Fair fighting is fighting with principle. It’s strong advocacy tempered with care and concern. When we fight fairly, with principle, and with care not to needlessly injure, we build instead of destroy.
Fighting dirty is fighting without principle-guided limits and boundaries. It’s placing winning over everything and using whatever tactics or psychological “weapons” you can think of to secure the dominant position. Such fighting is the destroyer of relationships.
Assertiveness is fair, principled, disciplined, fighting. And it’s the kind of just self-advocacy coupled with mindful concern for the impact on others that defines healthy character.
Disturbed characters know how to spot the conscientious. And they’re eager to exploit and abuse them. Sadly, sometimes overly conscientious folks delude themselves. They think they can “fix” the morally broken among us – those with impaired or absent consciences.
Letting our appetites, aversions, and impulses drive us costs us plenty. We can feel pretty good in moments. But low points inevitably follow. In the process of riding that roller coaster, our soul begins to die. Mindfulness is key to purposeful living. At any given moment we have a choice. We can allow baser inclinations to rule. Or, we can put ourselves squarely at the service of a higher cause. Fully and freely turning ourselves over to something bigger is liberating. Free from the slavery of what usually drives us, we begin to live purposefully and abundantly.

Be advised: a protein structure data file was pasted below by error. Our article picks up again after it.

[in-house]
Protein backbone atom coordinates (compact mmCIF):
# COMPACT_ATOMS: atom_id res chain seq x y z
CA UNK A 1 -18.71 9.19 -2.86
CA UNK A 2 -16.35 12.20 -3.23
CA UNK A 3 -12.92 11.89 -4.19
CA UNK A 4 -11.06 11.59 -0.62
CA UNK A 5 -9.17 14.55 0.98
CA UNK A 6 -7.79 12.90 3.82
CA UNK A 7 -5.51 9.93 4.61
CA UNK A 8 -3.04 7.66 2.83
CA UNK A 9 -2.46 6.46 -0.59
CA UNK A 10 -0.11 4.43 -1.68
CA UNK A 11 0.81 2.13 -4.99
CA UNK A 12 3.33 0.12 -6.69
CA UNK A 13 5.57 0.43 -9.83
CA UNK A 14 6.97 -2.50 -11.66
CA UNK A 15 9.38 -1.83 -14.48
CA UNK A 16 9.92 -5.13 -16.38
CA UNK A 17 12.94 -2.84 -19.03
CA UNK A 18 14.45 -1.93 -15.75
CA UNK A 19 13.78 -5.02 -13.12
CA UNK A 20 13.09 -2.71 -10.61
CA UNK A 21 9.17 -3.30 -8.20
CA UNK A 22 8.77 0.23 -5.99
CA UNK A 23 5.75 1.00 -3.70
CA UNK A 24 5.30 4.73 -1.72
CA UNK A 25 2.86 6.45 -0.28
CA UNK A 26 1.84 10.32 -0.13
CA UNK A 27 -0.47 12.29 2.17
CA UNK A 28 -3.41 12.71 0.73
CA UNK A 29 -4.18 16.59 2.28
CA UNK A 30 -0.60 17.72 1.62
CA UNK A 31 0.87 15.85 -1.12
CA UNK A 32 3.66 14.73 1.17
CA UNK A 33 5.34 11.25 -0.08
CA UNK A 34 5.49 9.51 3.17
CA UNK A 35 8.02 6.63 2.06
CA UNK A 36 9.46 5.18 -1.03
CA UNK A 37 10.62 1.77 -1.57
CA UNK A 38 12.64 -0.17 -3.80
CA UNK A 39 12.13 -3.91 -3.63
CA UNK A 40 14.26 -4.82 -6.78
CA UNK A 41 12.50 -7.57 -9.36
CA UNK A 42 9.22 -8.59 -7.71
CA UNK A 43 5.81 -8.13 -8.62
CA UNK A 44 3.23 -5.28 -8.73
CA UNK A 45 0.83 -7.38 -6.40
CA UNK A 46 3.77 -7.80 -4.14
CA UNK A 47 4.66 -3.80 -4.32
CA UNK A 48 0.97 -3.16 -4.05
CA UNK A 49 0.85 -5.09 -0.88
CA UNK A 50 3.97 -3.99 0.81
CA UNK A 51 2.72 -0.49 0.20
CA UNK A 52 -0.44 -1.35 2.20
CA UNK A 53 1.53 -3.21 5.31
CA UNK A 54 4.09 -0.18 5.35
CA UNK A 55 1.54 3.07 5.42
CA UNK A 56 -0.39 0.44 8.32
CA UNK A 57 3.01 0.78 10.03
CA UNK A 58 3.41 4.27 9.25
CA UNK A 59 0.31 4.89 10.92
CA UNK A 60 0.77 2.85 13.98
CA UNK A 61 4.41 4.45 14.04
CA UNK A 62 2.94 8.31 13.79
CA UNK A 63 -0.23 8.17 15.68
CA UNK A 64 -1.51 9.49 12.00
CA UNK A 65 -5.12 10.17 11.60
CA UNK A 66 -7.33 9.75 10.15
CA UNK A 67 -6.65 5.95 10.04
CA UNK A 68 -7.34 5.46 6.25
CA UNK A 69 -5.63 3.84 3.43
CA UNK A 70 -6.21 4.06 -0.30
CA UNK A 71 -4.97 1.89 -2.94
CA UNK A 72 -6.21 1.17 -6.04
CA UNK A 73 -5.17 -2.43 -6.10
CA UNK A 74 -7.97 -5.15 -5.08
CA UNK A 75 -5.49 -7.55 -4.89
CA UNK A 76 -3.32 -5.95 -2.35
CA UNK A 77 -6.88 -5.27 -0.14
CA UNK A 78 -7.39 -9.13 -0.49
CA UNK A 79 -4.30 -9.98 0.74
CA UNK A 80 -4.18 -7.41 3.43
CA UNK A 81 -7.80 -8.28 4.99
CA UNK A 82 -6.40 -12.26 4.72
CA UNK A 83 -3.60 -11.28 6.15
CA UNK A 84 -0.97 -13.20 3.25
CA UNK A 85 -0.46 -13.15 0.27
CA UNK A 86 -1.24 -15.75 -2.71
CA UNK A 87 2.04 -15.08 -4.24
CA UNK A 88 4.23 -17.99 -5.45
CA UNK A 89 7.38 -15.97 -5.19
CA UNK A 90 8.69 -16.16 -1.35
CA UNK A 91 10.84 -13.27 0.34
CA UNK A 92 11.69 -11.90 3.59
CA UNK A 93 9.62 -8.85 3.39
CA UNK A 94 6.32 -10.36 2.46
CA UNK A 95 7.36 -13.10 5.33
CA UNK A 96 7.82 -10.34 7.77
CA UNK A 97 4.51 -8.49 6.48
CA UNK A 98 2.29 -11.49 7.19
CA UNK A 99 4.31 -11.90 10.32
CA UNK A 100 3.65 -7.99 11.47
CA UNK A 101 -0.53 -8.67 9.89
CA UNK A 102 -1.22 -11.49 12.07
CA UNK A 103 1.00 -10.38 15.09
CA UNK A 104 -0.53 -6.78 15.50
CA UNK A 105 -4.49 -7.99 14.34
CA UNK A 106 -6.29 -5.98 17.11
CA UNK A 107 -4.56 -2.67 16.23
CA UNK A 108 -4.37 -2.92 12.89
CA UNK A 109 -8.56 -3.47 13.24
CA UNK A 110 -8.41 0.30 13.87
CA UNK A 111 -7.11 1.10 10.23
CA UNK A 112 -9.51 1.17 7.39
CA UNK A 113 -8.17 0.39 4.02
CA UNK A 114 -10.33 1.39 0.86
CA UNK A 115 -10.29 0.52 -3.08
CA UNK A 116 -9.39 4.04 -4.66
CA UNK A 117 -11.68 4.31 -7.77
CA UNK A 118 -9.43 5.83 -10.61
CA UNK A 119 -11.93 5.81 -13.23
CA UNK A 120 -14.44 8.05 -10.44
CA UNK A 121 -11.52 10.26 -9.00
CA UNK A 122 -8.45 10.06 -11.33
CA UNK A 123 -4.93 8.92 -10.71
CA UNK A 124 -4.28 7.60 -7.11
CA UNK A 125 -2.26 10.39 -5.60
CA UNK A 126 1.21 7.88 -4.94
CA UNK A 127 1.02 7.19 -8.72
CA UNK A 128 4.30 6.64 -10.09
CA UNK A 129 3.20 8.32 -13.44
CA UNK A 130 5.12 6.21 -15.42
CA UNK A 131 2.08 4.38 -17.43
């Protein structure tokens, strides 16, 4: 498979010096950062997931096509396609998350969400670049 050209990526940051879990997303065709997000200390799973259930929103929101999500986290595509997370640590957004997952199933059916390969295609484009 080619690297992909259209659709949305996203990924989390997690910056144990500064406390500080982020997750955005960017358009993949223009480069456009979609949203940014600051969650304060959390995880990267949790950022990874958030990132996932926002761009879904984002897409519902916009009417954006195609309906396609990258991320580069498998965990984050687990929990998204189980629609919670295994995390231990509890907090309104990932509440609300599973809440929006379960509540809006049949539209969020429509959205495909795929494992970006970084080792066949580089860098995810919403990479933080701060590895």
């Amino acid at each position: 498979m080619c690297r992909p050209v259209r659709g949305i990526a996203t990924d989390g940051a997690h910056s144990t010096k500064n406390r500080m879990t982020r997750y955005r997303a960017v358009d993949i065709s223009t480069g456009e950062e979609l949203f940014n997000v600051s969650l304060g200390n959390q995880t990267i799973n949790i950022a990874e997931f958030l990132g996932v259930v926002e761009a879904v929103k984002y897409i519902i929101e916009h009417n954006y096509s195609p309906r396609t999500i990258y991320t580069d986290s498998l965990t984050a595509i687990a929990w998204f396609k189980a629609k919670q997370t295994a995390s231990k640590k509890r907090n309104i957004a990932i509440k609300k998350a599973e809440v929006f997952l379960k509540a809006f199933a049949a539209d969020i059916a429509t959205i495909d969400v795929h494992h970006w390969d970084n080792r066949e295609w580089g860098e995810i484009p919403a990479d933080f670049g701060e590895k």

Unconscious denial is nature’s defense against unbearable pain. But some denial is tactical – a way to be irresponsible while not looking so bad. To have reverence for the truth and for human dignity, each type must be confronted differently.
Deceit is the hallmark trait of manipulative characters. And there are many ways to deceive. Some disturbed characters are so skilled in the subtlest forms of lying that they have raised it nearly to an art form.
Narcissists refuse to recognize or subordinate themselves to any higher power or authority. They see themselves as above the need. Besides, in their own minds, they’re always right. Reality sometimes clashes with that distorted self-perception. And that can prompt a narcissist’s rage.
Hitting bottom is utter defeat combined with the inability to deny the true cause of that defeat. When the lofty fall and can blame no one but themselves, opportunity opens for constructive self-reflection and character growth.
Egomaniacal characters are grandiose narcissists. And their grandiosity sometimes borders on the delusional.